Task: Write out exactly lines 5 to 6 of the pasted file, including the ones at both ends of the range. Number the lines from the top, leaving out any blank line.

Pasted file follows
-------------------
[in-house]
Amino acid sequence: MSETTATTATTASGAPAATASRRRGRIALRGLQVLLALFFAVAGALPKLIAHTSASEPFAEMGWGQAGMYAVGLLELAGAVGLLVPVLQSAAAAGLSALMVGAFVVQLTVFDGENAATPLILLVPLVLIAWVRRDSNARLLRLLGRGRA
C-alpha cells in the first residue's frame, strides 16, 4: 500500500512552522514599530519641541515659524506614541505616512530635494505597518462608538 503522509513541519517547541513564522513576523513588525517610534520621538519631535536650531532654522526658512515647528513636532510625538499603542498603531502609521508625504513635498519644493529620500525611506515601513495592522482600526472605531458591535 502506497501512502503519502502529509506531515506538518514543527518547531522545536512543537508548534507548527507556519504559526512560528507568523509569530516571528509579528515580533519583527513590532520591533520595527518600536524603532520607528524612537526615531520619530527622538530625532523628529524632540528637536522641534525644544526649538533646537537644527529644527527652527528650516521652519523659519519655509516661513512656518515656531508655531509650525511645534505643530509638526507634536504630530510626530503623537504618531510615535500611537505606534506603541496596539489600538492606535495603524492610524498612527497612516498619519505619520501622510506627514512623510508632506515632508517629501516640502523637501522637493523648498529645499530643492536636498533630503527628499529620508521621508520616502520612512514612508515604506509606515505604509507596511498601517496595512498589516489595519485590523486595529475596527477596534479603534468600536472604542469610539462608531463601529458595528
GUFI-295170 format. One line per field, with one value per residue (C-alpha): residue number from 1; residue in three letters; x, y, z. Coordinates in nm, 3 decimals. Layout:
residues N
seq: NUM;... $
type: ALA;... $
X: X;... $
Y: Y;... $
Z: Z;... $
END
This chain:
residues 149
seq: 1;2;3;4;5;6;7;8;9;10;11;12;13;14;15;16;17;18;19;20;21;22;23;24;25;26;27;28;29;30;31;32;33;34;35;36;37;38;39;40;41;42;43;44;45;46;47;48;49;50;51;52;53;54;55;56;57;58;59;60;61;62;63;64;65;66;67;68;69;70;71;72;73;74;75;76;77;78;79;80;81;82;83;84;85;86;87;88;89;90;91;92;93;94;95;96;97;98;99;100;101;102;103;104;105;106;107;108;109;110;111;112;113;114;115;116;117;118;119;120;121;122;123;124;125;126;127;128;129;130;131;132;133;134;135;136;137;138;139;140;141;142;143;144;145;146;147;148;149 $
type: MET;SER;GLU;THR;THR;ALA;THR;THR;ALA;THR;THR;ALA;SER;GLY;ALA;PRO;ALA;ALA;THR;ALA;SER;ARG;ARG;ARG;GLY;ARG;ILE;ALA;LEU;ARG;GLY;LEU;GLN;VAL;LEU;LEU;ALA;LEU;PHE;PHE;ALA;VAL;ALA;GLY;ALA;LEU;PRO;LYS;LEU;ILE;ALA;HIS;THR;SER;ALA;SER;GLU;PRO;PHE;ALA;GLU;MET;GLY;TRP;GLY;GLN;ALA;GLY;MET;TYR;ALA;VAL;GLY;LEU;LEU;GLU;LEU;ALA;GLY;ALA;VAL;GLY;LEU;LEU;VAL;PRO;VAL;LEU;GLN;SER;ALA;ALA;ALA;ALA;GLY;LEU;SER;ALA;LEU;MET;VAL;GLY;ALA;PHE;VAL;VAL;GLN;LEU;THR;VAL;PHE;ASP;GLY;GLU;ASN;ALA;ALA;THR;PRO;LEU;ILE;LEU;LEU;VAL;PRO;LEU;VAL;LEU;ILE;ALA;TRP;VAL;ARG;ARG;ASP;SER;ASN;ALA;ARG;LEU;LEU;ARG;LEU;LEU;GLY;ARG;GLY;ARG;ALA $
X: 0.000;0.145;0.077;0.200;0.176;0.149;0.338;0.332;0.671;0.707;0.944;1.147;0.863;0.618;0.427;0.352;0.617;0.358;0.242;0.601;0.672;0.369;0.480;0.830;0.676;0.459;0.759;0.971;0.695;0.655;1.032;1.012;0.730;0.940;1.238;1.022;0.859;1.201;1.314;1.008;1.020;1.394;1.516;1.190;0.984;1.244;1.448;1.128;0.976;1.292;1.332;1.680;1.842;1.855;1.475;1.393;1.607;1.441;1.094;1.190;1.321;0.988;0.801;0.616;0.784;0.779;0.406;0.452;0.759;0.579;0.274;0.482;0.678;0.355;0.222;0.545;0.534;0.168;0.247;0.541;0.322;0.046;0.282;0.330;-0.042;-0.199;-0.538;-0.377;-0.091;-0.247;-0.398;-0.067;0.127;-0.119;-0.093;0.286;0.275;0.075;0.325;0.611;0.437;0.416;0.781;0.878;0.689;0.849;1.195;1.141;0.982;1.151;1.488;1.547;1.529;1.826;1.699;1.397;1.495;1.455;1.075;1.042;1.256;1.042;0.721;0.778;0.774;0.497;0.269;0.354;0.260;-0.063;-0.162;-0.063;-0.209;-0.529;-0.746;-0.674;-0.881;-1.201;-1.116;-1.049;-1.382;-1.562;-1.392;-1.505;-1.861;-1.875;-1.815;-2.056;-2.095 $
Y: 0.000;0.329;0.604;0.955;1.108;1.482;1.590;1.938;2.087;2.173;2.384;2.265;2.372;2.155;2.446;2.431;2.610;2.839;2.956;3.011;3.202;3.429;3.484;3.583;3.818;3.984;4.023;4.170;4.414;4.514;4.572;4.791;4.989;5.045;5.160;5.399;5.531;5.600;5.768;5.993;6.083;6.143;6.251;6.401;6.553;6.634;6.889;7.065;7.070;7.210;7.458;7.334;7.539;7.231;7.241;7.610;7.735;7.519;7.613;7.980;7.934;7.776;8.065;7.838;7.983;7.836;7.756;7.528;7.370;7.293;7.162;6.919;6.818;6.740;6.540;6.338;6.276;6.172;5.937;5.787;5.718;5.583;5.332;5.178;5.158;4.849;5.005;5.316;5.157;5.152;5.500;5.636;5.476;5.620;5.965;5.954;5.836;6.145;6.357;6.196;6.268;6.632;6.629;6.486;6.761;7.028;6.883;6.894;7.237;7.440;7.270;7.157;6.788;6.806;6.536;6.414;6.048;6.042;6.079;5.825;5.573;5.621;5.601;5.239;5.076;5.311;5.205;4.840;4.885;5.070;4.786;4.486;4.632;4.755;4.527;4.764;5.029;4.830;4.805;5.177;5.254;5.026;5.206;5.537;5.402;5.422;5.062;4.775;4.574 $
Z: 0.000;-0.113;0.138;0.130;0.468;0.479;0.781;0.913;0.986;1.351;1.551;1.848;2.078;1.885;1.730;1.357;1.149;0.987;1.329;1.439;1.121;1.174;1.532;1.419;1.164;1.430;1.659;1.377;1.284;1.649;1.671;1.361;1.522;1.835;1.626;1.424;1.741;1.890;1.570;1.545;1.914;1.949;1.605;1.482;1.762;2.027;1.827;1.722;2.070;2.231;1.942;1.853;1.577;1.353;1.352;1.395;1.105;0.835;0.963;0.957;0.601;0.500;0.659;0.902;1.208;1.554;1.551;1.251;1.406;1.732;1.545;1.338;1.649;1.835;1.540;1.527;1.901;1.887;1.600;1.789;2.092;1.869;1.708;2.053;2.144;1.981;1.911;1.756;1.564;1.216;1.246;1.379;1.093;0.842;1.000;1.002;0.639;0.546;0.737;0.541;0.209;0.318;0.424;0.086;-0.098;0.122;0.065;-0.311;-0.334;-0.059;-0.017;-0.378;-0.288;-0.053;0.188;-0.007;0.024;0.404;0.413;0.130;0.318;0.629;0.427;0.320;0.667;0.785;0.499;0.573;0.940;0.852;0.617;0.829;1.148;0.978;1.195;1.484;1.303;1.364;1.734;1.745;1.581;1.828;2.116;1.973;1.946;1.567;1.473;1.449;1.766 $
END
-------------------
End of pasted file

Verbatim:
residues N
seq: NUM;... $